Real quick reminder: a post-bacc program allows students that have already attended college to complete all the prerequisites for admission to medical school, physical therapy school, veterinary school, and other health professions schools. The Association of American Medical Colleges (AAMC) has an extensive list of post-bacc programs. Programs have some variation in extra courses and program length, but they all get you the core basic science classes required for medical school and to prep you for the MCAT.
During my senior year of college, I took a class called Man’s Food, which was a basic nutrition course and it made me question everything I knew about healthy eating. I became a bit too regimented in what I ate for a few months — oatmeal or eggs for breakfast; a sandwich, carrots, and an apple for lunch; and then it was up in the air for dinner– but I lost a good, and needed, 10 pounds. Then I started walking on the treadmill every other day and eventually, ran my first half marathon. It was an incredible accomplishment and also some of the worst physical pain and exhaustion I have ever felt.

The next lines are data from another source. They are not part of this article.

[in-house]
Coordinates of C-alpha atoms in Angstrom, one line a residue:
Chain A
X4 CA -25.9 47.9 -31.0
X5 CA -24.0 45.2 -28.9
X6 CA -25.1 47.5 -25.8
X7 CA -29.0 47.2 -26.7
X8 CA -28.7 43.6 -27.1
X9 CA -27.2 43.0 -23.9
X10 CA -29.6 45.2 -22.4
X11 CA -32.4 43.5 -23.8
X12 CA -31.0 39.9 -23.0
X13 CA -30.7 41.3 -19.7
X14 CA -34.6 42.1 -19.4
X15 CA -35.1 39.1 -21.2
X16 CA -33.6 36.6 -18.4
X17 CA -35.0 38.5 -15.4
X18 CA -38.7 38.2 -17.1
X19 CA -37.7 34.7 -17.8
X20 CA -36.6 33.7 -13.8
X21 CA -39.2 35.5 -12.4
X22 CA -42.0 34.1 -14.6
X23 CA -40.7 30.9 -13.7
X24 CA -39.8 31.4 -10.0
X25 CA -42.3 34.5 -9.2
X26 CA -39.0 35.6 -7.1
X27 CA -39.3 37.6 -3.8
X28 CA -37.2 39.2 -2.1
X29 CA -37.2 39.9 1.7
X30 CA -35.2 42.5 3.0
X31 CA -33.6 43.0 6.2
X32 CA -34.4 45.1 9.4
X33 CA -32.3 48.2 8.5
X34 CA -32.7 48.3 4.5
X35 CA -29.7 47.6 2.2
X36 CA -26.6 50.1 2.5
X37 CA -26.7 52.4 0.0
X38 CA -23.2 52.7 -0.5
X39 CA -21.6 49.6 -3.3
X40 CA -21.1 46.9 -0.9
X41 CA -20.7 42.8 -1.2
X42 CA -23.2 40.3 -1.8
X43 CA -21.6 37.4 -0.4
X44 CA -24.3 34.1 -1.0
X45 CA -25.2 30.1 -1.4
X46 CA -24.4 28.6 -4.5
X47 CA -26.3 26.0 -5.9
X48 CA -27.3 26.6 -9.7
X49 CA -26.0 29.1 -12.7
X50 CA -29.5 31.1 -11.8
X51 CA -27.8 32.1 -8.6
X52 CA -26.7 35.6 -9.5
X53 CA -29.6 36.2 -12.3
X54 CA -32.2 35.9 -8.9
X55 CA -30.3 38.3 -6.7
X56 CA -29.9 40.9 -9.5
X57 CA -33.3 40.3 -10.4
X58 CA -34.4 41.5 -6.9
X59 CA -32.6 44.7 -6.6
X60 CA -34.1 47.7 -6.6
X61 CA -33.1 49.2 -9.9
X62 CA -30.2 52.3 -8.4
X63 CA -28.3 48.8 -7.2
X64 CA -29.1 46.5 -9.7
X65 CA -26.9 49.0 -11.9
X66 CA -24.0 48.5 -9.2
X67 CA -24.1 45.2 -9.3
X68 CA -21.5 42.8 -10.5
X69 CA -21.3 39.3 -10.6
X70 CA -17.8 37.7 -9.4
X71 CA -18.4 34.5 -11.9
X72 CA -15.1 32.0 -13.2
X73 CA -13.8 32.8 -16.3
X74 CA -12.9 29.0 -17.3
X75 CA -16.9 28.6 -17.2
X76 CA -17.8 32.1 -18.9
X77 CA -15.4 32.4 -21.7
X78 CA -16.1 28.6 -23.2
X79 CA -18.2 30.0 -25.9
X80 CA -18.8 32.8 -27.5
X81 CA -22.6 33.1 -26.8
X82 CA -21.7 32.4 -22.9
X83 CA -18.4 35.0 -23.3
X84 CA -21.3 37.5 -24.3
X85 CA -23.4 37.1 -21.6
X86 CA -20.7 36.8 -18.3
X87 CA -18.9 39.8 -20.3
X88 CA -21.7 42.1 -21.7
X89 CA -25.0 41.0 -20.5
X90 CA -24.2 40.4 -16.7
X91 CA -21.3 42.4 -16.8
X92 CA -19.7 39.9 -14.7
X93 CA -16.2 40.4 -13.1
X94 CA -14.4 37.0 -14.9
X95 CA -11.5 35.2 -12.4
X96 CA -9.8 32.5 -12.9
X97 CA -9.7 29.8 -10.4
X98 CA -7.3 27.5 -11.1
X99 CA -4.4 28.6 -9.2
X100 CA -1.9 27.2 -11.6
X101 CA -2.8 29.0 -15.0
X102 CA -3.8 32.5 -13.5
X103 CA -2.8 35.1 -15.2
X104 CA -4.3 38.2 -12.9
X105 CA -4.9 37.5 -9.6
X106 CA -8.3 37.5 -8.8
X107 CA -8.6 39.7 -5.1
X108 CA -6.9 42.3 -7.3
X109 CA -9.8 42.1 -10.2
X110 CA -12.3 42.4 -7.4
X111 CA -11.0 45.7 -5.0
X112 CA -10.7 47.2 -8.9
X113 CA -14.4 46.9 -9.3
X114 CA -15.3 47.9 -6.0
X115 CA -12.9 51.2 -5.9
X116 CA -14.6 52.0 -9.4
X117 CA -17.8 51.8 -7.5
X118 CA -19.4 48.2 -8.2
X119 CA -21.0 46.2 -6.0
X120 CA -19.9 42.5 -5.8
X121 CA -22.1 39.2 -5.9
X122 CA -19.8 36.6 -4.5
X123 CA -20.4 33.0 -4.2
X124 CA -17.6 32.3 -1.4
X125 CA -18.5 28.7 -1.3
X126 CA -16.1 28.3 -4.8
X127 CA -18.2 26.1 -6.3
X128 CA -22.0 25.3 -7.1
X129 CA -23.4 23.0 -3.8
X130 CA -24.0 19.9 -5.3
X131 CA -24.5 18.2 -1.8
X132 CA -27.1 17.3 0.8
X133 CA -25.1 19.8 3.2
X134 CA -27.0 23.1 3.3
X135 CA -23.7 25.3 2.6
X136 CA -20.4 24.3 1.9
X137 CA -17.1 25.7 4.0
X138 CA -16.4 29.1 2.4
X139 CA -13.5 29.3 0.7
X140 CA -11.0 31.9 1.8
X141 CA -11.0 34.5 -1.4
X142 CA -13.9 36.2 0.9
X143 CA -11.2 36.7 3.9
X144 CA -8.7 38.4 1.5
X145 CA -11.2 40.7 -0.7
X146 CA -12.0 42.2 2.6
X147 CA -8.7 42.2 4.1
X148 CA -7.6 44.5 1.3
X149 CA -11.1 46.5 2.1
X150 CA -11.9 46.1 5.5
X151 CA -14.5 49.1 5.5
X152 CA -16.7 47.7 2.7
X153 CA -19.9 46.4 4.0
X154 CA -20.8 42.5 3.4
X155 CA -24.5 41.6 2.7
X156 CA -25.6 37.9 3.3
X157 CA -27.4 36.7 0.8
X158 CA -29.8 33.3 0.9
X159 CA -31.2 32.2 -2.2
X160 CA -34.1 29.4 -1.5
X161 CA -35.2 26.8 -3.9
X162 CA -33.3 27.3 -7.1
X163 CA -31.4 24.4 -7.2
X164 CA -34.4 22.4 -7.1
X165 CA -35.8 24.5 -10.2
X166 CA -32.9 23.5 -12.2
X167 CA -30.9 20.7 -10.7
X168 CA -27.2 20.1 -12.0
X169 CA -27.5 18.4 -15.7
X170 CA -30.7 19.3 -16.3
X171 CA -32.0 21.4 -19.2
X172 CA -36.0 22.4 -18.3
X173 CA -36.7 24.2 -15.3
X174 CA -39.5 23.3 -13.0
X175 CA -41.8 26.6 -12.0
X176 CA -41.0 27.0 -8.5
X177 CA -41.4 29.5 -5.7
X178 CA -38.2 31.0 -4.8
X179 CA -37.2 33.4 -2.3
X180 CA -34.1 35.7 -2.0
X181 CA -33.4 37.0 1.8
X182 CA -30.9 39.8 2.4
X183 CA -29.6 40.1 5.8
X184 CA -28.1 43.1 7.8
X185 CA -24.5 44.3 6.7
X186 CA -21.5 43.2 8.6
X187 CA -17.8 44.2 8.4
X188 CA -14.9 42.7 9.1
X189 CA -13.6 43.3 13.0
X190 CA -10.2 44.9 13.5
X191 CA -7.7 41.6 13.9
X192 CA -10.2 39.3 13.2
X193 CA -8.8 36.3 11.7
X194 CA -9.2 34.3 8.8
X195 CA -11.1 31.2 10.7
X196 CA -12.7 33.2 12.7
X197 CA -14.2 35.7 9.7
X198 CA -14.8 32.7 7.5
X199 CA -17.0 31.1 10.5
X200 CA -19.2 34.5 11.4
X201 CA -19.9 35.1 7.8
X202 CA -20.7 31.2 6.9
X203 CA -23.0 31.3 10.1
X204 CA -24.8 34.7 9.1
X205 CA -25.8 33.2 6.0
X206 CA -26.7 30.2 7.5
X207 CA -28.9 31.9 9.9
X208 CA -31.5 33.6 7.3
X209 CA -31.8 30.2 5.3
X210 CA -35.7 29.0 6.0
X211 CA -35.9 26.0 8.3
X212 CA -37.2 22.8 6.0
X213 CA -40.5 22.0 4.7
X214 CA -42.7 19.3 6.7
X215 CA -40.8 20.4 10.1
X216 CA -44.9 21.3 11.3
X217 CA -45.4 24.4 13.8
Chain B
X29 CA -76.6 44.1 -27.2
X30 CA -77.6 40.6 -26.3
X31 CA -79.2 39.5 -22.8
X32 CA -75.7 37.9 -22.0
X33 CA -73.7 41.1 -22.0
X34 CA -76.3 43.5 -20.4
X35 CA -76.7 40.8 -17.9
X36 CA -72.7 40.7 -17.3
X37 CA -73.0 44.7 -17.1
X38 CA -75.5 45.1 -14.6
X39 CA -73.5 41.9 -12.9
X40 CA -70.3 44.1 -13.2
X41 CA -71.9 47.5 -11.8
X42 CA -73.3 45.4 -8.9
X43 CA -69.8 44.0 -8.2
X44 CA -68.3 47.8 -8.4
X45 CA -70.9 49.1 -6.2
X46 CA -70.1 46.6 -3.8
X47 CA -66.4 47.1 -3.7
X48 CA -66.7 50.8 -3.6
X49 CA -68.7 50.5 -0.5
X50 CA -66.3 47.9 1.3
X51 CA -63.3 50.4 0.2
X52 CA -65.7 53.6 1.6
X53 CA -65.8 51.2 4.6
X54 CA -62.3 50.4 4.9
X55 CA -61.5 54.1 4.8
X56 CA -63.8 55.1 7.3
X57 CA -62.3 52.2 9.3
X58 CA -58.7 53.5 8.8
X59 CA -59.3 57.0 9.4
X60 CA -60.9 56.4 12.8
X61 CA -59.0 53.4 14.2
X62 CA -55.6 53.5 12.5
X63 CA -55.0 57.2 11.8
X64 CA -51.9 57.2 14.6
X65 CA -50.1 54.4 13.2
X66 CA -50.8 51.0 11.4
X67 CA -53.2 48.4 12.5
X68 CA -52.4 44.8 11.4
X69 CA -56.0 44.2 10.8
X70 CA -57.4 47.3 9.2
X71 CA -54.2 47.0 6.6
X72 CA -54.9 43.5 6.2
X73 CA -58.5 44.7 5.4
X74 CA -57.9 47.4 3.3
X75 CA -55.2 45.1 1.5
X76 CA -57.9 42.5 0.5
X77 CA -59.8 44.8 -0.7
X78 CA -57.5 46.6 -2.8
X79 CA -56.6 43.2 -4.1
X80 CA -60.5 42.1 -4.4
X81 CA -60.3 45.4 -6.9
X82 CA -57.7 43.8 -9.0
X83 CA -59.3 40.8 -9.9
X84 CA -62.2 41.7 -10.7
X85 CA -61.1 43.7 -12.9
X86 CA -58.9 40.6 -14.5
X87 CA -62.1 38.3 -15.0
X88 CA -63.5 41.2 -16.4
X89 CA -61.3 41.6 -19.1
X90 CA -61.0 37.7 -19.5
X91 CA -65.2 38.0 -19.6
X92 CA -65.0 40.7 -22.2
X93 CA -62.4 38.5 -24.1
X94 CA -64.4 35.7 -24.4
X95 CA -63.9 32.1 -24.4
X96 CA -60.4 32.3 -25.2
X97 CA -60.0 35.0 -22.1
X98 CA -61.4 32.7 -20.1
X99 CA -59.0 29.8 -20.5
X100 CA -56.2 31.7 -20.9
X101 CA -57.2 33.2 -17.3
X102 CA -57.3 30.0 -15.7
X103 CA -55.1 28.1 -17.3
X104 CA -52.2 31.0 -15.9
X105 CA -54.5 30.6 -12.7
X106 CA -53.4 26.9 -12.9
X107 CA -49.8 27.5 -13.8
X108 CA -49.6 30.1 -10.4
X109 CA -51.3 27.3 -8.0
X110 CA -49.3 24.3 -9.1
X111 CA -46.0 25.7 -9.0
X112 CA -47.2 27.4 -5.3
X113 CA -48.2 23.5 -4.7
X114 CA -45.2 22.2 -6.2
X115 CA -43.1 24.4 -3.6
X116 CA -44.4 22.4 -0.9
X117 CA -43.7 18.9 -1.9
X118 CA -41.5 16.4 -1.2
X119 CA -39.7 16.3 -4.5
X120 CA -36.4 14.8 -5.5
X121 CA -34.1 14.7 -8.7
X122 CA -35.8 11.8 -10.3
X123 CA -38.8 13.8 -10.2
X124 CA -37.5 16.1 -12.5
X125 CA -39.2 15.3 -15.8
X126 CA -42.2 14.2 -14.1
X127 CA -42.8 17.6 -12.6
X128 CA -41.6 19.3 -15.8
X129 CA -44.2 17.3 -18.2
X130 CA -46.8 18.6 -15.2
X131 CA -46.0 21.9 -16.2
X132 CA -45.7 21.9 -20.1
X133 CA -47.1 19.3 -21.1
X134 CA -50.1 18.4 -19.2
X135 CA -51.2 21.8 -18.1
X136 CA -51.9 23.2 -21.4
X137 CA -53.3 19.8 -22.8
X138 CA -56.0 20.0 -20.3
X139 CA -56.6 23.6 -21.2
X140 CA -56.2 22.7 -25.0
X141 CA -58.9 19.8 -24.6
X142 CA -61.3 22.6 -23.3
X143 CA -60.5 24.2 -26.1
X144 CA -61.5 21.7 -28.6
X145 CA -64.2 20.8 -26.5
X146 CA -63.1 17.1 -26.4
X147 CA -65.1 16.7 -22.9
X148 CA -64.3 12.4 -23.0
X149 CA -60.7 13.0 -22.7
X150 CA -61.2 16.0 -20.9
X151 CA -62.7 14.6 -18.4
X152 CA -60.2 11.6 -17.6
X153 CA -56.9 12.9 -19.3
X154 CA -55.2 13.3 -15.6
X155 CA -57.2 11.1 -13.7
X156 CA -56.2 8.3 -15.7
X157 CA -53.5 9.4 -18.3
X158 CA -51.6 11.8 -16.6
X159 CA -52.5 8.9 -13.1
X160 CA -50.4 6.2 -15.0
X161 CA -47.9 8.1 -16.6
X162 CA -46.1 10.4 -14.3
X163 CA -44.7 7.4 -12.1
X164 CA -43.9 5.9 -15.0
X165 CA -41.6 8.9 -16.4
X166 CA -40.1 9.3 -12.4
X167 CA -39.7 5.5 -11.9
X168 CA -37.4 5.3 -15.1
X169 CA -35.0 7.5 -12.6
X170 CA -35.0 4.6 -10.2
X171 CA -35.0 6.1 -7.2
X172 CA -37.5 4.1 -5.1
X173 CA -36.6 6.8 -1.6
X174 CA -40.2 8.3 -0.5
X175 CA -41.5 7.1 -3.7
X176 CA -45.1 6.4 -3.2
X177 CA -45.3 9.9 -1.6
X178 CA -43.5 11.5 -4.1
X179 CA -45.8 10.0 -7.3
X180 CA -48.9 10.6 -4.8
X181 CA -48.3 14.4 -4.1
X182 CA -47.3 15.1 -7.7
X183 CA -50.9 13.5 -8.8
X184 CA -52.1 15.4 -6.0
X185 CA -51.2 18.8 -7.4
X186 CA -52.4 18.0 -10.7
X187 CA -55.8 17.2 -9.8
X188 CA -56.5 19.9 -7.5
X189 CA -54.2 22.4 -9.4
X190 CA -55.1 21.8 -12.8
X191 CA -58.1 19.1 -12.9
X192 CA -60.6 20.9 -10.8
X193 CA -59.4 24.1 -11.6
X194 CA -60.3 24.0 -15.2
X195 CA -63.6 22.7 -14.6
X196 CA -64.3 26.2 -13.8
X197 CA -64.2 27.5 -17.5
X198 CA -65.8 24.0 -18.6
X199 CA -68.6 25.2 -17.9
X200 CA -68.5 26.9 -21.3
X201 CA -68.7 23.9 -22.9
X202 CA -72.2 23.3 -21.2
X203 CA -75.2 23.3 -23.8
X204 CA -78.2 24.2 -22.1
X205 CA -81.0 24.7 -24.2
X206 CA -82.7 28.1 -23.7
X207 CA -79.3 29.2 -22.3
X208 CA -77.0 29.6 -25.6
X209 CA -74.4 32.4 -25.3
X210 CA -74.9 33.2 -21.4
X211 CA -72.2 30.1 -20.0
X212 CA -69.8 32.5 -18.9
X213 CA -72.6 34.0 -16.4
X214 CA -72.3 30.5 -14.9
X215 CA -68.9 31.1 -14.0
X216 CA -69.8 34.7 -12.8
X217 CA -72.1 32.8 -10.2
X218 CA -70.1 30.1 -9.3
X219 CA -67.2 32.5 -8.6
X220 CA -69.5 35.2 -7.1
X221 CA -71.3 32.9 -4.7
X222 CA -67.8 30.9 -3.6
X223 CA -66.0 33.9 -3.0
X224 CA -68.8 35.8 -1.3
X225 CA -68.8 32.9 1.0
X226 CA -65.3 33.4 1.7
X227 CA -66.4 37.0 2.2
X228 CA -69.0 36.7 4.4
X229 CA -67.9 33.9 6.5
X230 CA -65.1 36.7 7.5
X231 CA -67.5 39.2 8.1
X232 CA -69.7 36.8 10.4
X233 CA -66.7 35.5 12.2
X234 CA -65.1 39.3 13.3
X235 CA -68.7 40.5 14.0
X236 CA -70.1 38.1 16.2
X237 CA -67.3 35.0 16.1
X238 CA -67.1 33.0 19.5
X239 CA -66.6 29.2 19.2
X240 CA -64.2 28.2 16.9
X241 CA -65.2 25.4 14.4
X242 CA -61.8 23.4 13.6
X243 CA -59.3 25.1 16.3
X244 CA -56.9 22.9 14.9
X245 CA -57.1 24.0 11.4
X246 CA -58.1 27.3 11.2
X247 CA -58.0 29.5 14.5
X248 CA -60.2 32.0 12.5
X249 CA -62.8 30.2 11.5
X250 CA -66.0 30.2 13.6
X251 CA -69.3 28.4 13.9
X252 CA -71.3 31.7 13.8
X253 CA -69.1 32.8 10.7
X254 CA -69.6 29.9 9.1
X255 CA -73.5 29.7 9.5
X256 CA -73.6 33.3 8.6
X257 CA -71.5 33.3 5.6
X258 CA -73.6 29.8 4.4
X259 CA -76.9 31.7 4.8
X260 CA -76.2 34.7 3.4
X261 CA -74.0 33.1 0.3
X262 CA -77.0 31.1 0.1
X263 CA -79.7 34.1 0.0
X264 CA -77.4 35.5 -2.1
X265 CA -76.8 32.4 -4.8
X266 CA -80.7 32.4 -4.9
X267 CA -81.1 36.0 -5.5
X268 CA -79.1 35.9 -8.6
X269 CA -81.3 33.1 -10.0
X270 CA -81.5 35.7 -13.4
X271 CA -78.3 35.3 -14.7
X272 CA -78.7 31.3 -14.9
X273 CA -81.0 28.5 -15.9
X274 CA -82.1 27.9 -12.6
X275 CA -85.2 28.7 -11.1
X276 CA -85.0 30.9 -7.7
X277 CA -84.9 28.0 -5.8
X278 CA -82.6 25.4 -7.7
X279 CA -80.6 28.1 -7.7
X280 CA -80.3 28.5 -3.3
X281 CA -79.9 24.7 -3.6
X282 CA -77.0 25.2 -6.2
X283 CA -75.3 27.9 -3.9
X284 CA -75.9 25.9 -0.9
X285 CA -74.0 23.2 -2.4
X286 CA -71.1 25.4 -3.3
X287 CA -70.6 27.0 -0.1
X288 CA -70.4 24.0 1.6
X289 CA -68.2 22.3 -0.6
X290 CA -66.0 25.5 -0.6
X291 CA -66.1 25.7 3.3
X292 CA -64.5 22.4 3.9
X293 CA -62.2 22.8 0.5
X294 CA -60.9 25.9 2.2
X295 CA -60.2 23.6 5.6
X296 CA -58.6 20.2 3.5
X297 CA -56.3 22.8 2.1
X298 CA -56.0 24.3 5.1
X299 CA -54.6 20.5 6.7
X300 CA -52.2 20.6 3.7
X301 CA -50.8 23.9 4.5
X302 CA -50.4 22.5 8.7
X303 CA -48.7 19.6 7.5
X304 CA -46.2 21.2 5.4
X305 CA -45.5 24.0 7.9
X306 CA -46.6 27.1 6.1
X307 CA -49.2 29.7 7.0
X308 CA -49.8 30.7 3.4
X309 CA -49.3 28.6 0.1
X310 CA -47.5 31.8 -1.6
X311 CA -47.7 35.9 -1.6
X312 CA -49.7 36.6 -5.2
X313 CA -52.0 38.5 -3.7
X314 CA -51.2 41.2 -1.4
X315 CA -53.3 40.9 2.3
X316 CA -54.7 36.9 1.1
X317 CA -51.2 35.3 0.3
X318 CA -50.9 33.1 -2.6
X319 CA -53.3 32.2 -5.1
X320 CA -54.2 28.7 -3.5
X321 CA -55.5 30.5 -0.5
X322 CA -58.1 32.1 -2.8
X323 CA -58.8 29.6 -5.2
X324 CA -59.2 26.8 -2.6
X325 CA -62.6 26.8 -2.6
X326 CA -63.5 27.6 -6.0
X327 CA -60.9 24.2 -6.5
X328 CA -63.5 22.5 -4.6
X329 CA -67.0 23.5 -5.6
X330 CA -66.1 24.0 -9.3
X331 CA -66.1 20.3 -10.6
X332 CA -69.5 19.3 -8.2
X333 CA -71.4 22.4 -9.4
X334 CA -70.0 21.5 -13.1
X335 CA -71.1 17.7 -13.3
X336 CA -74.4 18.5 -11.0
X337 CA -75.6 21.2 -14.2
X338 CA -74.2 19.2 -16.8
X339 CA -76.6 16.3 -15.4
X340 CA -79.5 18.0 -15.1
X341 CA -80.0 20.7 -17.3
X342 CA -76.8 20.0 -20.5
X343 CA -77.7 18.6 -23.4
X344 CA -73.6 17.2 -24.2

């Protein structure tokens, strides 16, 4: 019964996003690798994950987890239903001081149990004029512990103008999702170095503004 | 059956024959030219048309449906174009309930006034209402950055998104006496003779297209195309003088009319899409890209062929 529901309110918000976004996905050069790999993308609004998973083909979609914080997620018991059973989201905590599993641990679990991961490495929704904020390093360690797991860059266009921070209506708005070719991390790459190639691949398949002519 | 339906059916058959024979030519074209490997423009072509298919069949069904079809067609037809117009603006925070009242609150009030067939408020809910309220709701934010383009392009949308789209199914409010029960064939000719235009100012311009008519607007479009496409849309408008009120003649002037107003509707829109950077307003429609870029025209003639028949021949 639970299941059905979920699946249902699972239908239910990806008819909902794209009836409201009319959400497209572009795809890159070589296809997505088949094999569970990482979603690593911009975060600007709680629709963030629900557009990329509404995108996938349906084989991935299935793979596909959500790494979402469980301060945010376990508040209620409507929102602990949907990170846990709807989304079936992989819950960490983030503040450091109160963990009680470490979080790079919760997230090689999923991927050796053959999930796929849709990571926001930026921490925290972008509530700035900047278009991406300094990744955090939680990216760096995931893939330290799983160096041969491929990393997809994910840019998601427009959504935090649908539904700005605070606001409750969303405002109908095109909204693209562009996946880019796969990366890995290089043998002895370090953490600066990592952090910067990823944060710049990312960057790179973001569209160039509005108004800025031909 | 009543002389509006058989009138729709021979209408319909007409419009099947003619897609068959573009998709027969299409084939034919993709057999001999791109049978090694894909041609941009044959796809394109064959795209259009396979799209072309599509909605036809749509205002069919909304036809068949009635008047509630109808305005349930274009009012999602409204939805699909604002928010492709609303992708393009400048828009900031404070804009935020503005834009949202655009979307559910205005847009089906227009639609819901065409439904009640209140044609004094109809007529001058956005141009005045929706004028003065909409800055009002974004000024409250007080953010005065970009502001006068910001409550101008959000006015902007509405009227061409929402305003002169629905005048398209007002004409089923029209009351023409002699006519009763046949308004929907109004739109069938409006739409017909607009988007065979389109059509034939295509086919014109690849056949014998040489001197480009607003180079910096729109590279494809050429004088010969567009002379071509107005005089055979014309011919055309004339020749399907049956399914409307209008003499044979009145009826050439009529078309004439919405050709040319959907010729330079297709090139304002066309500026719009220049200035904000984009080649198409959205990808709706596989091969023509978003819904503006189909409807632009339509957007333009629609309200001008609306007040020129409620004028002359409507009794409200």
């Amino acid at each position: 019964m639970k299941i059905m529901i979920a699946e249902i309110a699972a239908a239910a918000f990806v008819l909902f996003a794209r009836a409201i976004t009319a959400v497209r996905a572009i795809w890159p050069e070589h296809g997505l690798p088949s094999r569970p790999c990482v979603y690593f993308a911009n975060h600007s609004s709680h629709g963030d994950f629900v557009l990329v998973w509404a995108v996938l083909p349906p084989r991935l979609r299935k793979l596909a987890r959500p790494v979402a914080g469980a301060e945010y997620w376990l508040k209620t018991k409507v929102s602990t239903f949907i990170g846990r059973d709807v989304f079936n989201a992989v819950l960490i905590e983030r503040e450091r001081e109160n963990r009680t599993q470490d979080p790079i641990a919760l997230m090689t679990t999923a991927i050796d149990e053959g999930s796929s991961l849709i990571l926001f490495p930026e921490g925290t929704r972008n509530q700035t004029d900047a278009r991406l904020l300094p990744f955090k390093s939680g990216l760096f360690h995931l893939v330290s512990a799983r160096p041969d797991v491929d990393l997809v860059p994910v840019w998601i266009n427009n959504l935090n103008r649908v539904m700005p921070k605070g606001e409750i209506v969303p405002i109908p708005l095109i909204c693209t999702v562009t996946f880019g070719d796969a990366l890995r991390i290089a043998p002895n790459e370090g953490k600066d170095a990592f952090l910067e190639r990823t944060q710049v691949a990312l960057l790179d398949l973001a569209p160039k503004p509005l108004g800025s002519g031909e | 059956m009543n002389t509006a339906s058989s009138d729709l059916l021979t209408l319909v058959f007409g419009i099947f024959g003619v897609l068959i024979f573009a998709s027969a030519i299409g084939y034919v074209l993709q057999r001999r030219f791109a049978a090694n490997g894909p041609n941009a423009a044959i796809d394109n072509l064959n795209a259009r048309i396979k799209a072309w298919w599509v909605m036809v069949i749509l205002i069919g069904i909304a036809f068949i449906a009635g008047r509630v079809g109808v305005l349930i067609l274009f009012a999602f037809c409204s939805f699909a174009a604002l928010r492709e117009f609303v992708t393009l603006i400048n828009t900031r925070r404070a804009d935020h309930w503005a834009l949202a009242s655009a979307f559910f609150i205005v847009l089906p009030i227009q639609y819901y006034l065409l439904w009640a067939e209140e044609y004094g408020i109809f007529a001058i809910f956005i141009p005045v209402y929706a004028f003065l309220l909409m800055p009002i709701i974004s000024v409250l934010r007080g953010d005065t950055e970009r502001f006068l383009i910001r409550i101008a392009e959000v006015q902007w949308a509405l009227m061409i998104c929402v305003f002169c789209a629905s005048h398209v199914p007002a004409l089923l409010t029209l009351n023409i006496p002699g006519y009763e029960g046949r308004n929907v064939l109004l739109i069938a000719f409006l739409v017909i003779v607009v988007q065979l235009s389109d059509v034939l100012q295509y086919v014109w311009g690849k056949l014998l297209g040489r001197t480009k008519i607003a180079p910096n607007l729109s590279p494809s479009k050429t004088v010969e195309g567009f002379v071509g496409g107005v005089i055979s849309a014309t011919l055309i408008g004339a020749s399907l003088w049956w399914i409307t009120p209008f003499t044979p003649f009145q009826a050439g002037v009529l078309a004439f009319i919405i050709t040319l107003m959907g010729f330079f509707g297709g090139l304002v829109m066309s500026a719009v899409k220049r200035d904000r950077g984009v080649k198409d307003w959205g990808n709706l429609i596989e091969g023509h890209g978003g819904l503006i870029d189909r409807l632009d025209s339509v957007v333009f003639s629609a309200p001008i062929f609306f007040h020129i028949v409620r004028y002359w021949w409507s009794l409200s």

Running 13.1 miles in Orlando in October can be brutal — it was still so hot and humid and my longest training runs had been during D.C.’s lovely crisp fall. But I did it, recovered, and then wanted more. I even convinced a group of colleagues to run a half marathon with me! [Yes, we’re still friends!] I eventually reached a point where I started running less and joined a the gym so I could try out Bodypump class, which I learned about years ago from Julie of Peanut Butter Fingers. I went to that class twice a week until I moved to Philadelphia — the first time I took it, I was so sore I couldn’t walk without pain for nearly a week!